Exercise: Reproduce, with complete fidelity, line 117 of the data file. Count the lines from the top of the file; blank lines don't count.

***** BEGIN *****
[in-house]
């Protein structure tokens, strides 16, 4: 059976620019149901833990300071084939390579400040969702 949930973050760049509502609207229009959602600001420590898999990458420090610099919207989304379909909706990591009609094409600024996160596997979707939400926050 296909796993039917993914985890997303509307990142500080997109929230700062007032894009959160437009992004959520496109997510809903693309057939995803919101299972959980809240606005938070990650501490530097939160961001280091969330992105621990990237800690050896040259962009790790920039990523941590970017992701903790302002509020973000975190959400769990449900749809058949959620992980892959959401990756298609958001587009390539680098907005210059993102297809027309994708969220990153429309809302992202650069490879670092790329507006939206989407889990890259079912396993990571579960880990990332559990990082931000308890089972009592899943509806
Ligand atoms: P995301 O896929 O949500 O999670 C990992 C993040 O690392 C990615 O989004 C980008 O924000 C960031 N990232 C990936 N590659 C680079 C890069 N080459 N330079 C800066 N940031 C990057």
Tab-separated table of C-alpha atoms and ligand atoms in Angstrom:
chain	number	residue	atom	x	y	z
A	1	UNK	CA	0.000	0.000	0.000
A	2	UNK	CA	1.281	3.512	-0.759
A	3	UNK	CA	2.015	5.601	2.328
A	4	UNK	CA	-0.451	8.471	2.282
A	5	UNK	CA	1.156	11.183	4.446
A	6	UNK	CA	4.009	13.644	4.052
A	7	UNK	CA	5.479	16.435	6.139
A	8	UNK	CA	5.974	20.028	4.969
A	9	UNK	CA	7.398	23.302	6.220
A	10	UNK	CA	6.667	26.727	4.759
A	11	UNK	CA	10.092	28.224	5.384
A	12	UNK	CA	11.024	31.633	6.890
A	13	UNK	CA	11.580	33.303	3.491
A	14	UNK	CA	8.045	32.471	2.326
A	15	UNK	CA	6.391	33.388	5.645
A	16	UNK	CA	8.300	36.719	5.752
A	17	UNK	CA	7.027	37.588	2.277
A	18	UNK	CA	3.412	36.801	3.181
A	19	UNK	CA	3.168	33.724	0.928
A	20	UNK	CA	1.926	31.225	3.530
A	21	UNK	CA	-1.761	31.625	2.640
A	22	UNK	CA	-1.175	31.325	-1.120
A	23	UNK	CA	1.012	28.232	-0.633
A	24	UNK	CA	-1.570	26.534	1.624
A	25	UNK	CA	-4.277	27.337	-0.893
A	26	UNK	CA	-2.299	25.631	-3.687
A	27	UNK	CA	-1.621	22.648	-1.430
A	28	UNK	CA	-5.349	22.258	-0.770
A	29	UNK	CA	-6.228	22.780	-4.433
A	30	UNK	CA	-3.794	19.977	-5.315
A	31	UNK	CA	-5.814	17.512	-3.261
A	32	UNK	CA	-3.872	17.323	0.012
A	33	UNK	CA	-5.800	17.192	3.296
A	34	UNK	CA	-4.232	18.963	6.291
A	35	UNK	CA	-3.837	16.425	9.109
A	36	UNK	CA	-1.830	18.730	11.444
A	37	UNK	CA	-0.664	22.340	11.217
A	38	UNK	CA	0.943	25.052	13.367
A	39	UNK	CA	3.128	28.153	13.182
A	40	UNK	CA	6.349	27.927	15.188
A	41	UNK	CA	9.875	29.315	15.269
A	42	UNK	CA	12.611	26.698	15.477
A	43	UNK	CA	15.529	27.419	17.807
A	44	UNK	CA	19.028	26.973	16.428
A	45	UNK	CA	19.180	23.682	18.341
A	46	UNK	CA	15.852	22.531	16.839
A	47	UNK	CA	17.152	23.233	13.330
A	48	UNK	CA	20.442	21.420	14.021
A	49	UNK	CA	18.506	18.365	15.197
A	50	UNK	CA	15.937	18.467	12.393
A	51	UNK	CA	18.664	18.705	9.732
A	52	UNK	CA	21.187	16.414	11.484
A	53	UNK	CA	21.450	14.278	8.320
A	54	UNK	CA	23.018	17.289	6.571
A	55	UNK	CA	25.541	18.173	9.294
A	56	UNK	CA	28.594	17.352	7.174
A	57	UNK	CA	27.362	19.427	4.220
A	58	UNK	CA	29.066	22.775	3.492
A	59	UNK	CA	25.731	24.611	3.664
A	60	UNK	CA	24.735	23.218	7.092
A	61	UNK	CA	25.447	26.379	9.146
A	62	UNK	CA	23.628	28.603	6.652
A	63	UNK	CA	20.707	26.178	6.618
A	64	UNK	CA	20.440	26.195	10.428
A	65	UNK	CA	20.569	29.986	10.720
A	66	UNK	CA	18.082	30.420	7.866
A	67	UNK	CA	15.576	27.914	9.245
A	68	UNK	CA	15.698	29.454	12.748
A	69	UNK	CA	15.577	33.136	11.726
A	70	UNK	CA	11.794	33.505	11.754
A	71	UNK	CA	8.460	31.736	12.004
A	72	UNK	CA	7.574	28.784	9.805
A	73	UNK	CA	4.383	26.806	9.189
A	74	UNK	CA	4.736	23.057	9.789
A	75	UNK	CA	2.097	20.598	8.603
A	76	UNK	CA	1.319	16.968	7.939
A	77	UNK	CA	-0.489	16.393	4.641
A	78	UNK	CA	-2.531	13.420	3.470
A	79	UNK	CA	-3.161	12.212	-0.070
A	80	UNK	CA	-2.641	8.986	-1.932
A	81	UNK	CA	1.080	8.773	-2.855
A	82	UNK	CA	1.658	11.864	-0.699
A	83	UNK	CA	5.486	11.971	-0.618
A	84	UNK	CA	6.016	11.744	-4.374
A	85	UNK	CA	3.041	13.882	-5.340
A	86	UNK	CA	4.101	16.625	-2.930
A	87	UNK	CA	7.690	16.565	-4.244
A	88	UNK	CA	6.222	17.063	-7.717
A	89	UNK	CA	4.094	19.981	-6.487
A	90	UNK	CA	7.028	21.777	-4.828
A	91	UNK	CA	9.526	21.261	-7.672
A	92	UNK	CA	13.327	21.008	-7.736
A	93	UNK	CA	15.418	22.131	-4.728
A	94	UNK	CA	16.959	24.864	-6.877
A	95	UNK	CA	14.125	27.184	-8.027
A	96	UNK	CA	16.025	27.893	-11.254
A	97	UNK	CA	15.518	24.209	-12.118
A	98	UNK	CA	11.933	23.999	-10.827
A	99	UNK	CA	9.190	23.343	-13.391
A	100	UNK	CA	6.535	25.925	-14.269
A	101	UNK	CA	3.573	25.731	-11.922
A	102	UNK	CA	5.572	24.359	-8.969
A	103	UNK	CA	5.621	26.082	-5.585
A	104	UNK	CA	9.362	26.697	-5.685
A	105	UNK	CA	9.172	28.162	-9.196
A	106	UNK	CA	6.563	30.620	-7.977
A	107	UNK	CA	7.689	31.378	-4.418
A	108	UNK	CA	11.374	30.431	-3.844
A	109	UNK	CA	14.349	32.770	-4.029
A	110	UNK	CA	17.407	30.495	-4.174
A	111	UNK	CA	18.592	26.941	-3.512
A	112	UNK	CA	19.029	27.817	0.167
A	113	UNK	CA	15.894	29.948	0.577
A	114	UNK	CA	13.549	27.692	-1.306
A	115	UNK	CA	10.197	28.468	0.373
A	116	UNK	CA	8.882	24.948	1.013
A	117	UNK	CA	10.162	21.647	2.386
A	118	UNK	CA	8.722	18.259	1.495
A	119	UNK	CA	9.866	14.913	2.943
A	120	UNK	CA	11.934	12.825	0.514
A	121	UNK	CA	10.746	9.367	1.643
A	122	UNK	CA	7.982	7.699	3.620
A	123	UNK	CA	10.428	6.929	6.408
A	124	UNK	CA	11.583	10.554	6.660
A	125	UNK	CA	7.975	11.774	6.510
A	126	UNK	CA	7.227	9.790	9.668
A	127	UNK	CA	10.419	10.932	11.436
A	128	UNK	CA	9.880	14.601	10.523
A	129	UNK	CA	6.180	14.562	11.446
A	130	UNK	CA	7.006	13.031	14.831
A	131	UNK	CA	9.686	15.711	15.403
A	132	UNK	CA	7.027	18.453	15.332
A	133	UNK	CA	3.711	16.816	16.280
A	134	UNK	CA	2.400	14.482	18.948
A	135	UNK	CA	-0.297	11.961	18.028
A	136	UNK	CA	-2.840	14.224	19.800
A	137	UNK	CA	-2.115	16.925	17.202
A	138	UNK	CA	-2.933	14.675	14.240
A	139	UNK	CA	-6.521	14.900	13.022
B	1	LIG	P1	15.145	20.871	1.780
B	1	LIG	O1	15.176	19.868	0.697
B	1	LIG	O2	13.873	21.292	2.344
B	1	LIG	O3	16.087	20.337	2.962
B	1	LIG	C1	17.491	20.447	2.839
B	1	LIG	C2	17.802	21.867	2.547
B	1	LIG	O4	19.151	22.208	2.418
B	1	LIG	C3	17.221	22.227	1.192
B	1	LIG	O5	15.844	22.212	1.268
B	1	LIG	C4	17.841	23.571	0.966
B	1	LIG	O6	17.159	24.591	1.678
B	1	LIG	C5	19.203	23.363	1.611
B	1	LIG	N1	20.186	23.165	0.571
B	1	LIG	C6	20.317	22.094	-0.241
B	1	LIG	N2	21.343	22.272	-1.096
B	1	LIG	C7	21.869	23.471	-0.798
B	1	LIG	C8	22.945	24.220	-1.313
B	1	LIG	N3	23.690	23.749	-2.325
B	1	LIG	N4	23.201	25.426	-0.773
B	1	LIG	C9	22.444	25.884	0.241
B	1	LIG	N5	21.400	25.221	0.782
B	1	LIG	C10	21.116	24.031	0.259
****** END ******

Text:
A	112	UNK	CA	19.029	27.817	0.167